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Department appoints New Assistant Professors Lisa Miracchi and Errol Lord

The Philosophy Department at the University of Pennsylvania is pleased to announce the appointment of Lisa Miracchi, Errol Lord, Quayshawn Spencer as Assistant Professors of Philosophy.  

Miracchi [pronounced MeerACKy] works at the intersection of epistemology and the philosophy of mind. She is developing an "achievement-first" account of knowledge, perception, cognition, and action, one that reverses the more usual approach of attempting to provide a neutral characterization of cognition as a basis for explaining successes and failures. She is finishing her Ph.D. at Rutgers University and will take up her position at Penn in July 2015, after spending the 2014-15 academic year at NYU as a Bersoff Postdoctoral Fellow.

Lord, who received his Ph.D. from Princeton in 2013, works in ethical theory (especially practical reason and metaethics) and has additional projects in philosophy of action and in epistemology.  His interests include applied ethics, metaphysics, and the history of modern philosophy. He is currently completing a Post-doctoral fellowship at Franklin and Marshall College, where he has been teaching courses on the intersection of philosophy and psychology.  Lord will be joining the department in July 2014.

Spencer earned undergraduate degrees in philosophy and chemistry from Cornell, a masters in philosophy from Tufts, a masters in biology from Stanford, and his Ph.D. in Philosophy from Stanford University. He is currently Assistant Professor of Philosophy at the University of San Francisco and has held the Martin Luther King, Jr. Visiting Assistant Professorship at MIT in 2009-2010.  He will join the faculty at Penn in 2014-15.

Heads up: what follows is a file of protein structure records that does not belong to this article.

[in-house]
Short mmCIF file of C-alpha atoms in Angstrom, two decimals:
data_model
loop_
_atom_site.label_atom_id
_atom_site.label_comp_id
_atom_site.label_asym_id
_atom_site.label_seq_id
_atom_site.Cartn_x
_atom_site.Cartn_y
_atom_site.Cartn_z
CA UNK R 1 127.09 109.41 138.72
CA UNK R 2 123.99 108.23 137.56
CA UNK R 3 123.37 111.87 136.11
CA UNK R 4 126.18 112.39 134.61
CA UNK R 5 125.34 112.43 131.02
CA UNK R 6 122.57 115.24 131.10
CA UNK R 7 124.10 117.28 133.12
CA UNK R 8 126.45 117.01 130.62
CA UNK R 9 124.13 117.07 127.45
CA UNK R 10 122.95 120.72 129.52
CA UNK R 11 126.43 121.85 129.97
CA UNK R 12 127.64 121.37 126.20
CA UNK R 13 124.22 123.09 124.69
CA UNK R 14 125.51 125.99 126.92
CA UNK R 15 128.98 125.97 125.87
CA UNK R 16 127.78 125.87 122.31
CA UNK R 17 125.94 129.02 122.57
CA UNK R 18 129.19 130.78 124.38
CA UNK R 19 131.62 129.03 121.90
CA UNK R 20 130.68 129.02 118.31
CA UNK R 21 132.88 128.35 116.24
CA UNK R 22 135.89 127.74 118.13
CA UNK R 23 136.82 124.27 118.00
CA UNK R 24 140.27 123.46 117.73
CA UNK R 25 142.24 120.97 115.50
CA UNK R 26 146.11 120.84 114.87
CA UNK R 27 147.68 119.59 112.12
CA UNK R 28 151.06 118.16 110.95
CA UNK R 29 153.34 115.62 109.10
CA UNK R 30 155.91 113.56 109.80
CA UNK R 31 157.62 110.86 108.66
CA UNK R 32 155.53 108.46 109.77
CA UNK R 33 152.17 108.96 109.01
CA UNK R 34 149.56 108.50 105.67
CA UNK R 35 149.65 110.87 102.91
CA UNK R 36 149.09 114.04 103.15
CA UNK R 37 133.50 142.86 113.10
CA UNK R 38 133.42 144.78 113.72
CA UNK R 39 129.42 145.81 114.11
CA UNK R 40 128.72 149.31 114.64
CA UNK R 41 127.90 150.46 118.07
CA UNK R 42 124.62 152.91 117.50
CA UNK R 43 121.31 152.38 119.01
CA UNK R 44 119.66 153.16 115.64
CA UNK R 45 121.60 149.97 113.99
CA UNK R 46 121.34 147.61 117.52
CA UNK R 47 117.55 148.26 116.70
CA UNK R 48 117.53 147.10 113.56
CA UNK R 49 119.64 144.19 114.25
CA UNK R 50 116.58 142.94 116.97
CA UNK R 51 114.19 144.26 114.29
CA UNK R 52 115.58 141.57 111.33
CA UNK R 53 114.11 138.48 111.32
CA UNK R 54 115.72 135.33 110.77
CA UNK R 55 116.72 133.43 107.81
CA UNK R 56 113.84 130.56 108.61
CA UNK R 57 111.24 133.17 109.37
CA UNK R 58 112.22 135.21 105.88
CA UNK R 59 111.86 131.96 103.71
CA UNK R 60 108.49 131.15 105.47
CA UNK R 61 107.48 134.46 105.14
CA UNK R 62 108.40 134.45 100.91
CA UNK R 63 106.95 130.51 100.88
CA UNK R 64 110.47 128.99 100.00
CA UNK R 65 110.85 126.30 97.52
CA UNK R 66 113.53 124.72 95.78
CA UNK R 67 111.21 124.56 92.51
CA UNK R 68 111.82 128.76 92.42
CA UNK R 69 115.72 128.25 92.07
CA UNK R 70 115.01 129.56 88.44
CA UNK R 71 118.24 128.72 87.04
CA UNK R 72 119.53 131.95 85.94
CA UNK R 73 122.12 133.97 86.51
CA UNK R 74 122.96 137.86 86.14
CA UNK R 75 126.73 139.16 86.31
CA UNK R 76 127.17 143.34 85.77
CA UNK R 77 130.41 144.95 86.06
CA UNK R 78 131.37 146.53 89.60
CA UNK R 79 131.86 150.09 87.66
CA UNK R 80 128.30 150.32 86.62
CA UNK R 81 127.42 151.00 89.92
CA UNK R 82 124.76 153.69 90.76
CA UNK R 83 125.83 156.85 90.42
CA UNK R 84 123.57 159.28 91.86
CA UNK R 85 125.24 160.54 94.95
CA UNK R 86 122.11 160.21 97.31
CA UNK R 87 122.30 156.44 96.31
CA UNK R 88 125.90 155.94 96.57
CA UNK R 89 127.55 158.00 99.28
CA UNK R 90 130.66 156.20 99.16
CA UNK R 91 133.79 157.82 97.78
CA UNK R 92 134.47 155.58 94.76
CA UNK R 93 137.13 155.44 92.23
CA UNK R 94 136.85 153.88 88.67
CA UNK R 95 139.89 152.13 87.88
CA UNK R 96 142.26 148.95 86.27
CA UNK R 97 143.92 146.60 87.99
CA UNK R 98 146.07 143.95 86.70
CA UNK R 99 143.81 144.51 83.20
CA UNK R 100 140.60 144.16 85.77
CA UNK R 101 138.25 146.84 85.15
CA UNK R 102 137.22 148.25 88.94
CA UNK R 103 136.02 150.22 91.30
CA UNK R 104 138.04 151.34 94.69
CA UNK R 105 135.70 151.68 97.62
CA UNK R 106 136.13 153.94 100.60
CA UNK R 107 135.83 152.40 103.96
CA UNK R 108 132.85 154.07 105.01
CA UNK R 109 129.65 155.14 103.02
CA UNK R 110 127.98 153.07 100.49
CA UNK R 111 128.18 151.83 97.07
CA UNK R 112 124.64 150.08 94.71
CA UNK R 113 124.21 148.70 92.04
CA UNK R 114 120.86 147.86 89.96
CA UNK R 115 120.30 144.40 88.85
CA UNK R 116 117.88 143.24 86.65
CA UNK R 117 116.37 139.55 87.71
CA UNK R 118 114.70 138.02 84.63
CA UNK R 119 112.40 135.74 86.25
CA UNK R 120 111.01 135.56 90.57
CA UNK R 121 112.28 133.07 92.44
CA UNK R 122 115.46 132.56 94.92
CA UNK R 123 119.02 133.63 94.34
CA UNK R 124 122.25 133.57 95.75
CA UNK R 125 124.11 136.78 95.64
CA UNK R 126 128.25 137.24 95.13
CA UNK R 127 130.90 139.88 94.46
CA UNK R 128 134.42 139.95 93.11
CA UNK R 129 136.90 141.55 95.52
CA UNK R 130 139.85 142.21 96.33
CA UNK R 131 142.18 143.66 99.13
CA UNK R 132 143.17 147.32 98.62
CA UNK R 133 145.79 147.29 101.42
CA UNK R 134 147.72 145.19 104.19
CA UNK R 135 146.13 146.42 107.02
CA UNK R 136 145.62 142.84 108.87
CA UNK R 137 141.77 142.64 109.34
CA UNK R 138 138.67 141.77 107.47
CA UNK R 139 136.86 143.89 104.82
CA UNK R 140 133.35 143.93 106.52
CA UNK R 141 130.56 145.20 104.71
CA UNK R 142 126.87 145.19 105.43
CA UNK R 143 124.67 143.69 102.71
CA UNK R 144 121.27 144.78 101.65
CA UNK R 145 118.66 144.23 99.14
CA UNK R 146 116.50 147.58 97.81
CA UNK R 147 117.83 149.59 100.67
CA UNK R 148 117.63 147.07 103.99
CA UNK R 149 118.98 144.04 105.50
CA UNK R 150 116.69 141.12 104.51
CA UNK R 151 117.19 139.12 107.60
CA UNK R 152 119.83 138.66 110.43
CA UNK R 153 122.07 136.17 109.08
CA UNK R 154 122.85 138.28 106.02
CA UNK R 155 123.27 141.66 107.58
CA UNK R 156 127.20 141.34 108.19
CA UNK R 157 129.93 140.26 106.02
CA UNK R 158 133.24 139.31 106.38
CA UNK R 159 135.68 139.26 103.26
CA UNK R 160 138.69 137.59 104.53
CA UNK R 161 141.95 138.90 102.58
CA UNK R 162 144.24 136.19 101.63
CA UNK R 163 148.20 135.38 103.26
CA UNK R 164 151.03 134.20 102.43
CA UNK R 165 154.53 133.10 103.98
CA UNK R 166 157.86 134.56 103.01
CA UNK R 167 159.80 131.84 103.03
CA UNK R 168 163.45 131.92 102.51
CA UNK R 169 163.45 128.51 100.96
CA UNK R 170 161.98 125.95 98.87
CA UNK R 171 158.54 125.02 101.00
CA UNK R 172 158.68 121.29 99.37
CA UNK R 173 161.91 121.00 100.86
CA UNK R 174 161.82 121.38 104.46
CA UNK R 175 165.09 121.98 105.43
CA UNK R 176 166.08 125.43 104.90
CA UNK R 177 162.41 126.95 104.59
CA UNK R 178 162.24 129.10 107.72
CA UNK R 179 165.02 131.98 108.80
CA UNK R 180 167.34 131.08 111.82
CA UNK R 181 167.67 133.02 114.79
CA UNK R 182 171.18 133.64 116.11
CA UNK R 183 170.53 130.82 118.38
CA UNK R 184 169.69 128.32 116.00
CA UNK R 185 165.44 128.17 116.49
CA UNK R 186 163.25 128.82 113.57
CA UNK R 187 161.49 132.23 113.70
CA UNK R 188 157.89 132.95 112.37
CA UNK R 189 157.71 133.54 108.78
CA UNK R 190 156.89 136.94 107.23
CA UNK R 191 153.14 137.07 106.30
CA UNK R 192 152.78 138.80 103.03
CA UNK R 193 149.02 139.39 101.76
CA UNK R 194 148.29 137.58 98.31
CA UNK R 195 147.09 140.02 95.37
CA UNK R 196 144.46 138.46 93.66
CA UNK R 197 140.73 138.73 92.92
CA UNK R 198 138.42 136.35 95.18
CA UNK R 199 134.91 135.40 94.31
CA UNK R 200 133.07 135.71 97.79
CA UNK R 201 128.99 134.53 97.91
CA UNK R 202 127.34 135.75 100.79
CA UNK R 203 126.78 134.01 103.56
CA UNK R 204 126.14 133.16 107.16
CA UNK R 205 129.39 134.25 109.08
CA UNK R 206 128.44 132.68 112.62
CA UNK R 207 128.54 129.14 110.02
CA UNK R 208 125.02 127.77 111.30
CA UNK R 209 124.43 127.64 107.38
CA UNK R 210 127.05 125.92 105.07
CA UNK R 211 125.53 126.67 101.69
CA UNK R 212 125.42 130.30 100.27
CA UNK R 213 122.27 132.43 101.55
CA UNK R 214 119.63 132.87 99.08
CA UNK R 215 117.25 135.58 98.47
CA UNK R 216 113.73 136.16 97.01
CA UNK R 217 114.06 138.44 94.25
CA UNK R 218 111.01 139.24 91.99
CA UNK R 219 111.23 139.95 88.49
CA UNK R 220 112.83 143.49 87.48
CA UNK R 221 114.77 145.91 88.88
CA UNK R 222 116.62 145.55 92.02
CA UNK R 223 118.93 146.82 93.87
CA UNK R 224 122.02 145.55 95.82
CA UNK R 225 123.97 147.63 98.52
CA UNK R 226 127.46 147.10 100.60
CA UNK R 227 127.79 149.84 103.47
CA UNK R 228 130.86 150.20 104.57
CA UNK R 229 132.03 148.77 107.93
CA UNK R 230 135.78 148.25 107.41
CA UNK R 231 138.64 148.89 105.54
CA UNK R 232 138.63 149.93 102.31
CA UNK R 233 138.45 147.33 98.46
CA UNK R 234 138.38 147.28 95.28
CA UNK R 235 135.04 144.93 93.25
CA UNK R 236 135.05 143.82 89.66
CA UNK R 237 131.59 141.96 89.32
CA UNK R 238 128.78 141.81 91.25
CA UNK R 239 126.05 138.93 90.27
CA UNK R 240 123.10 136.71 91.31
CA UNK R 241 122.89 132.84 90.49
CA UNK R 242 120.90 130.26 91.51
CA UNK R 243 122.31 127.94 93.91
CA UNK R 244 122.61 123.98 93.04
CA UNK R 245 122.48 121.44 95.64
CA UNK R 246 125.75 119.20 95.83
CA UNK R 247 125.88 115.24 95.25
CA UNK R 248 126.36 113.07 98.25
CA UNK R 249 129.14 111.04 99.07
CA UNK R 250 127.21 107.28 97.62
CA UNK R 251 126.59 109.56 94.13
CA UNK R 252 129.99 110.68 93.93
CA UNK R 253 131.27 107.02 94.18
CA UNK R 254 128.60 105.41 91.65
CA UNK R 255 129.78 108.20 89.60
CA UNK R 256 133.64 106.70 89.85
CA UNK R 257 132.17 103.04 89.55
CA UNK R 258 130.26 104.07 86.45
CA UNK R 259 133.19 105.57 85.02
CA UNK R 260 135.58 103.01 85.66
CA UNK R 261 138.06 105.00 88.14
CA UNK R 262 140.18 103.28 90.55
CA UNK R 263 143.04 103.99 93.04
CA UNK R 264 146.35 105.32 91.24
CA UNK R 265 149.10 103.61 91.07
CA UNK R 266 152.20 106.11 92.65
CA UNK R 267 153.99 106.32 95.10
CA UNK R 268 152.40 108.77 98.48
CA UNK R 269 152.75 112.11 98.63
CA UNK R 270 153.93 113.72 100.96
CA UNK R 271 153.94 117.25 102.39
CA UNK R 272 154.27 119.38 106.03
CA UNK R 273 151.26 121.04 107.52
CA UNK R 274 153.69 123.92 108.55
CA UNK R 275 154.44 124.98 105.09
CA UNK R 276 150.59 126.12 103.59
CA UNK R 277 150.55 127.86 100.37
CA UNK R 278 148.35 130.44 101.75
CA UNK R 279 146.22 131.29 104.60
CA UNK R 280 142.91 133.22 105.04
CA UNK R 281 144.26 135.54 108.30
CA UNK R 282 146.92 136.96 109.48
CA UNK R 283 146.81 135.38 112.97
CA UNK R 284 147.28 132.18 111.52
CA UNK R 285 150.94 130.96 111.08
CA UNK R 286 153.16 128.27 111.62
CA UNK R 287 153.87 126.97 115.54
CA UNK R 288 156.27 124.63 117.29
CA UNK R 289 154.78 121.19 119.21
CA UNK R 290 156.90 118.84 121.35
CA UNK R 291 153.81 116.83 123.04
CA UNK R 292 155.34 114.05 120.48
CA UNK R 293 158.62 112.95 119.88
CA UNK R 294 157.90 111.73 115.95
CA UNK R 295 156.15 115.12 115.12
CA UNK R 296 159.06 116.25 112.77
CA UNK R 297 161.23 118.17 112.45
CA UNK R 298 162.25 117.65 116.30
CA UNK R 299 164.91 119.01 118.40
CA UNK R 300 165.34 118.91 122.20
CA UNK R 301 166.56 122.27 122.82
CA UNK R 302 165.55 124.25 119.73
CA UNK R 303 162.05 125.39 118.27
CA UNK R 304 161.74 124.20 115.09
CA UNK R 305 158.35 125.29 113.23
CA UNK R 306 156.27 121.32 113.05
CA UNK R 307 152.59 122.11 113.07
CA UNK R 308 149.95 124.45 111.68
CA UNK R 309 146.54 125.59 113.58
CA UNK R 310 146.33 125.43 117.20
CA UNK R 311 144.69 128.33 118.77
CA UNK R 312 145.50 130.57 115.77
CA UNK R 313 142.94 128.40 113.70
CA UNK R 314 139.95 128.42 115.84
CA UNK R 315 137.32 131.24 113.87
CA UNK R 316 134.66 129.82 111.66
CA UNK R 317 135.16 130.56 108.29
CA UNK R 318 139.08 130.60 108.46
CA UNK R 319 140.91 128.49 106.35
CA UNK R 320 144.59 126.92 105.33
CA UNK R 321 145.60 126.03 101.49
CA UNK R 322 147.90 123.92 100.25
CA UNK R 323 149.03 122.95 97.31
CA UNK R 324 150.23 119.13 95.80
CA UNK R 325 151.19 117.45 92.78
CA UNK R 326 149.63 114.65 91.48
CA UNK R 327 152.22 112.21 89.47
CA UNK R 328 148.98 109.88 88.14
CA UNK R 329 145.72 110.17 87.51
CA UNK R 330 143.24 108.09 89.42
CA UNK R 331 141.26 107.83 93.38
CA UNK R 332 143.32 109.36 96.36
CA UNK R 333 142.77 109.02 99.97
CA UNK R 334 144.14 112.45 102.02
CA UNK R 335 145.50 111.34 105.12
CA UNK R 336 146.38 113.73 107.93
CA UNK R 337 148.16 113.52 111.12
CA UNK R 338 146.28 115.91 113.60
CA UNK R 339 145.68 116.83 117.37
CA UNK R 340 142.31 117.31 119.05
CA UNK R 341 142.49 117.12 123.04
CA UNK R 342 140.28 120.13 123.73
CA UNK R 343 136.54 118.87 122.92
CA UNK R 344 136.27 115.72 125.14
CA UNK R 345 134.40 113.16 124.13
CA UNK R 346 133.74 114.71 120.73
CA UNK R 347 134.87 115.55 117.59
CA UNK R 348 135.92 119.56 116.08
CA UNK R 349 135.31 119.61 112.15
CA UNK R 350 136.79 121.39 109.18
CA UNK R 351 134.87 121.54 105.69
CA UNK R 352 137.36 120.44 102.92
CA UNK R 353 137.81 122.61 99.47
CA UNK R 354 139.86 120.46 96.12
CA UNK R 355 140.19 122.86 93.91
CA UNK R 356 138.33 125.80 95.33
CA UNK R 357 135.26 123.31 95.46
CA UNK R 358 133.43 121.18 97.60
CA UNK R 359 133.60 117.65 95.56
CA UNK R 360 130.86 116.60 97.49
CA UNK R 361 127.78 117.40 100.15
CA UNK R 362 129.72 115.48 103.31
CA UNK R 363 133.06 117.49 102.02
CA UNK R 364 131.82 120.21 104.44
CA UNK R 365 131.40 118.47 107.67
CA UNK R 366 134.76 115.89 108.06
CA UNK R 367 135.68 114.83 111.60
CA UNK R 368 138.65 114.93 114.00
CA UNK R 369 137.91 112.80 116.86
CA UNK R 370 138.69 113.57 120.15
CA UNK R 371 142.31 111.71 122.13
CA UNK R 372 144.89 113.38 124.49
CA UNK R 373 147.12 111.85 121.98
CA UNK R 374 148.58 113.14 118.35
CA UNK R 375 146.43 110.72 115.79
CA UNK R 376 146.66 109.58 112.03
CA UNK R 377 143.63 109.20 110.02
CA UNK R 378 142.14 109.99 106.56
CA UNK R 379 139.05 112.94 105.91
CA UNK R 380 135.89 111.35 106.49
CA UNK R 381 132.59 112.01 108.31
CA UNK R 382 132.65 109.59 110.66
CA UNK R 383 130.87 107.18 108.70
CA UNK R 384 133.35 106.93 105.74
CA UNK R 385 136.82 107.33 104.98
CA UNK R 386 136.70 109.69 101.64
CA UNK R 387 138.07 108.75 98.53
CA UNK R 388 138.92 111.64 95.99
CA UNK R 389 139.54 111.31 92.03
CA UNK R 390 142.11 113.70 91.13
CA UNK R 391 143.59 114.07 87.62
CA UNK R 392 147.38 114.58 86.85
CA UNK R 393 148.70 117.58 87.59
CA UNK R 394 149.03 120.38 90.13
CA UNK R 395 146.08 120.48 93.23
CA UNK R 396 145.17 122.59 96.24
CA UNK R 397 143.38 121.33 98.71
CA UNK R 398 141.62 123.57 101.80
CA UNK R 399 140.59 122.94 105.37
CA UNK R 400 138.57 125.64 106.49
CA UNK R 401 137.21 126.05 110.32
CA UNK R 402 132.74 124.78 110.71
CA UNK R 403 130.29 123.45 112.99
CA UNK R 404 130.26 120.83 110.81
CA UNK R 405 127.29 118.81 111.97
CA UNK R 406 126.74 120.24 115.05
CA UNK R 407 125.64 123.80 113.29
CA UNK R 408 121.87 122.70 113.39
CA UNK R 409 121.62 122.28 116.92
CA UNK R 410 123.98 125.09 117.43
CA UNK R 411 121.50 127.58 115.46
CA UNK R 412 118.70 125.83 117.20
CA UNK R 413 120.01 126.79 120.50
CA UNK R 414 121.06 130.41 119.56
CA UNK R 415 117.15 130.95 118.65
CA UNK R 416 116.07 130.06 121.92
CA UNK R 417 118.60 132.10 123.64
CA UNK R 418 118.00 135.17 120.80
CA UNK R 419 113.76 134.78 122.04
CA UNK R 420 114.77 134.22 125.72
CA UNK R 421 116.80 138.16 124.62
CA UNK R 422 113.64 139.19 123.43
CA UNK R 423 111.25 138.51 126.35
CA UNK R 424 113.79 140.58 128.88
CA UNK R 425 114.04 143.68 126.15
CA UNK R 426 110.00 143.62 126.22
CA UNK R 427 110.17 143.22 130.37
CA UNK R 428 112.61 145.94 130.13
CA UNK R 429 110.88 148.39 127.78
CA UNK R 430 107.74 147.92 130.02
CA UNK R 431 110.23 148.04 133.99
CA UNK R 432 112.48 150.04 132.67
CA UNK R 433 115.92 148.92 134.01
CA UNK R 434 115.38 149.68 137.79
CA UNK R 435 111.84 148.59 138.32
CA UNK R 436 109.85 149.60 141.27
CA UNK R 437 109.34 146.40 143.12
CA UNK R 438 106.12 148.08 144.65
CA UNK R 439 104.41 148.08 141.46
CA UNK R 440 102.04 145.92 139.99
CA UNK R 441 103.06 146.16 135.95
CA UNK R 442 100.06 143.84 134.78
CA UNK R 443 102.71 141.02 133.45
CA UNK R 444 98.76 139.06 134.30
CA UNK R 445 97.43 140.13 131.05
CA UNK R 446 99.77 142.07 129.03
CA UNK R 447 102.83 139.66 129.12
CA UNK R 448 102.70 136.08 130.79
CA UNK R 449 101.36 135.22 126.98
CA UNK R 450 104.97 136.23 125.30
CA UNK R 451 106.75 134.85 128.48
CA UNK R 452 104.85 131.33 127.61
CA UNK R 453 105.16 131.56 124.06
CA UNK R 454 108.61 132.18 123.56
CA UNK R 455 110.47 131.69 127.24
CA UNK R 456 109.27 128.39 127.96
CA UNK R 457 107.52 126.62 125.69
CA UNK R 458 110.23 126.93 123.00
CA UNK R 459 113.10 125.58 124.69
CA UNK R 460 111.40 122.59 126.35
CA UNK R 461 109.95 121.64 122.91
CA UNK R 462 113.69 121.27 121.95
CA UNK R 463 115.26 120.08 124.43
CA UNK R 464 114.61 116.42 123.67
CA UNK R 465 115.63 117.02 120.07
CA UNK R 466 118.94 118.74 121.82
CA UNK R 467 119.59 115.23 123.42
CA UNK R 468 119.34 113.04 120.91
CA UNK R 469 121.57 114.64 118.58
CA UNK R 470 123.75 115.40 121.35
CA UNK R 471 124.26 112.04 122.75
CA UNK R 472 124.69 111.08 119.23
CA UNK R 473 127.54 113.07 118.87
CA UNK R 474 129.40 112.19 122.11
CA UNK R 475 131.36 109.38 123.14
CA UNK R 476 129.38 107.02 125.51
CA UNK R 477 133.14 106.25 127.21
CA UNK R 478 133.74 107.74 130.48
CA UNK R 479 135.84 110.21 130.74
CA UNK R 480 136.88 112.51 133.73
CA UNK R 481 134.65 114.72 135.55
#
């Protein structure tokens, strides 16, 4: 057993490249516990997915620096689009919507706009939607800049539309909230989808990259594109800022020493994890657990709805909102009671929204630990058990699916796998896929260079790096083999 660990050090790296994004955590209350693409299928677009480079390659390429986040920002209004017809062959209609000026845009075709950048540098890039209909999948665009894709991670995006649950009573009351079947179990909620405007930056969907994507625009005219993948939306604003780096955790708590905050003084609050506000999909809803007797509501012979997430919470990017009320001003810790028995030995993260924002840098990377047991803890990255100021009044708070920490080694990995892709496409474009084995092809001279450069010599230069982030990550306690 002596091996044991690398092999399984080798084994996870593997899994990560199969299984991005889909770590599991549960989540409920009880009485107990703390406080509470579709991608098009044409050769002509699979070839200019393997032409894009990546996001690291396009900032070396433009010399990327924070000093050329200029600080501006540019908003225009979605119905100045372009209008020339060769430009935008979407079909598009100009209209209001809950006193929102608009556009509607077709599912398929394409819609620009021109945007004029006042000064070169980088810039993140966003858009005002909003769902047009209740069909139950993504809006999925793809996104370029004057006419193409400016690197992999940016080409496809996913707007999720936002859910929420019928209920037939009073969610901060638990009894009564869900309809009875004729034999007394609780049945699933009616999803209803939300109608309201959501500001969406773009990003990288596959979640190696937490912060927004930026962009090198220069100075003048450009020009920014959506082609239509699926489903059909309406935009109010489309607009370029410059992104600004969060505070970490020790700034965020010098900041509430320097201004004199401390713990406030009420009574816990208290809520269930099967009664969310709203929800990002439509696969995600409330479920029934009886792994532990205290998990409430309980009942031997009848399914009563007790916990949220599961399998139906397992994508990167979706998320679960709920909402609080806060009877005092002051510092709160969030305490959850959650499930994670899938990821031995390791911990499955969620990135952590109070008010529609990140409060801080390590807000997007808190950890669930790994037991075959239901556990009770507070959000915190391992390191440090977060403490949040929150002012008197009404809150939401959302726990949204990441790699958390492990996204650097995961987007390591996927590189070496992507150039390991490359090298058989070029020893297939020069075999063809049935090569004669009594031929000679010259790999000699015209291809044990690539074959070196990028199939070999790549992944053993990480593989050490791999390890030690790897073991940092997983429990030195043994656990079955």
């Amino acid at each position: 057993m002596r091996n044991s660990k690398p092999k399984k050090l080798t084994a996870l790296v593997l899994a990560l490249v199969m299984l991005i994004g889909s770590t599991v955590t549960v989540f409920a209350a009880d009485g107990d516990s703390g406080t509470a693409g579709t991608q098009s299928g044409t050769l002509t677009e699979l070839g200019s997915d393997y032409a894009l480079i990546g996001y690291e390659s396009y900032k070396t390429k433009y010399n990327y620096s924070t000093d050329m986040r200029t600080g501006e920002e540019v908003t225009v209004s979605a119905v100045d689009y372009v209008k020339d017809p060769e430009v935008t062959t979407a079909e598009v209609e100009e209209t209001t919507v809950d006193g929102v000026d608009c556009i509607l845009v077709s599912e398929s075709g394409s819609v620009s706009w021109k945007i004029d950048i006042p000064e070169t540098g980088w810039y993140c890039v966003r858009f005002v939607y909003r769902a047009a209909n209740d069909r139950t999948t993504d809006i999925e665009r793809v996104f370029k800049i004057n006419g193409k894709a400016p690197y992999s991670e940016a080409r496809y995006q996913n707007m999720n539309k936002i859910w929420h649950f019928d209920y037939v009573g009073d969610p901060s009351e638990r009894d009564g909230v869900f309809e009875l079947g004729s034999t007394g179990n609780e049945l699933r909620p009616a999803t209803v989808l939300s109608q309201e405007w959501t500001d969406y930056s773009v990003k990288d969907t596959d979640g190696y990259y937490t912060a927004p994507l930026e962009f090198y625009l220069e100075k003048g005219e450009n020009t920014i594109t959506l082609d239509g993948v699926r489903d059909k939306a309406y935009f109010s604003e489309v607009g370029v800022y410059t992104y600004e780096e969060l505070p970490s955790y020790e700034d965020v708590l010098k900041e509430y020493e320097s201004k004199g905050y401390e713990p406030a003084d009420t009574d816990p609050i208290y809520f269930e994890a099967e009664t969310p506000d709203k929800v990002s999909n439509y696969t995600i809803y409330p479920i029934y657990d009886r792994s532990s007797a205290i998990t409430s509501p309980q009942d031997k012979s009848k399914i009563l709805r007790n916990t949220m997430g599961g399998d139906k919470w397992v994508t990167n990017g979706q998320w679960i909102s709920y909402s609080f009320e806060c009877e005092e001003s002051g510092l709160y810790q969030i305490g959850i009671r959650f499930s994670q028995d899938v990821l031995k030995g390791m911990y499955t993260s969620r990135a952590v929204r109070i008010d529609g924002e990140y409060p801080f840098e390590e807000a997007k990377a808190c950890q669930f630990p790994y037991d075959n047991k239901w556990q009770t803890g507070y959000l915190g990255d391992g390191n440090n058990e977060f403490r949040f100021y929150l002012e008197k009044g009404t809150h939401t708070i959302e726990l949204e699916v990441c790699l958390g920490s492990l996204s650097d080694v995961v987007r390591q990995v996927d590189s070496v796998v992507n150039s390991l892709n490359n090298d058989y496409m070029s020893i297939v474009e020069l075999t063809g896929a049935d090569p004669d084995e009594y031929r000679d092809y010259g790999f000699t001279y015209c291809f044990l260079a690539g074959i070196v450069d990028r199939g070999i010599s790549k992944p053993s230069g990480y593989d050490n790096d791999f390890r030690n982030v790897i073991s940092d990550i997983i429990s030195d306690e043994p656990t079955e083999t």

Spencer focuses his research on philosophy of science, philosophy of biology, and philosophy of race. His best known work concerns the metaphysics of race, attempting to understand what the term ‘race’ means and whether or not it has a biological basis. While most philosophers, anthopologists, and biologists have concluded that race has no biological basis and hence nothing like the ordinary conception of race exists in the world, Spencer thinks this move is too quick. Modern genetic analyses of human populations, including those performed by our colleague Sarah Tishkoff (Genetics and Biology), present a much more nuanced story about human populations. These analyses show that there have historically been high degrees of isolation of human populations in Europe, Africa, Asia, Oceania, and the Americas. Since these (relatively) isolated populations correspond fairly well to the five racial groups listed on current US Census forms, what we say about the biological basis of race must be made more nuanced. This project is the basis of Spencer’s book manuscript in progress, titled Three Views on Race.

In addition to his work on race, Spencer has contributed to the philosophy of biology literature about the nature of populations and the nature of natural and scientific kinds. His work in these areas is informed by his graduate training in molecular systematics. He has also written about Newton, the status of African Americans in philosophy departments, and Eurema butterflies.

Please join us in welcoming Lisa, Errol, and Quayshawn to the community of philosophers at Penn!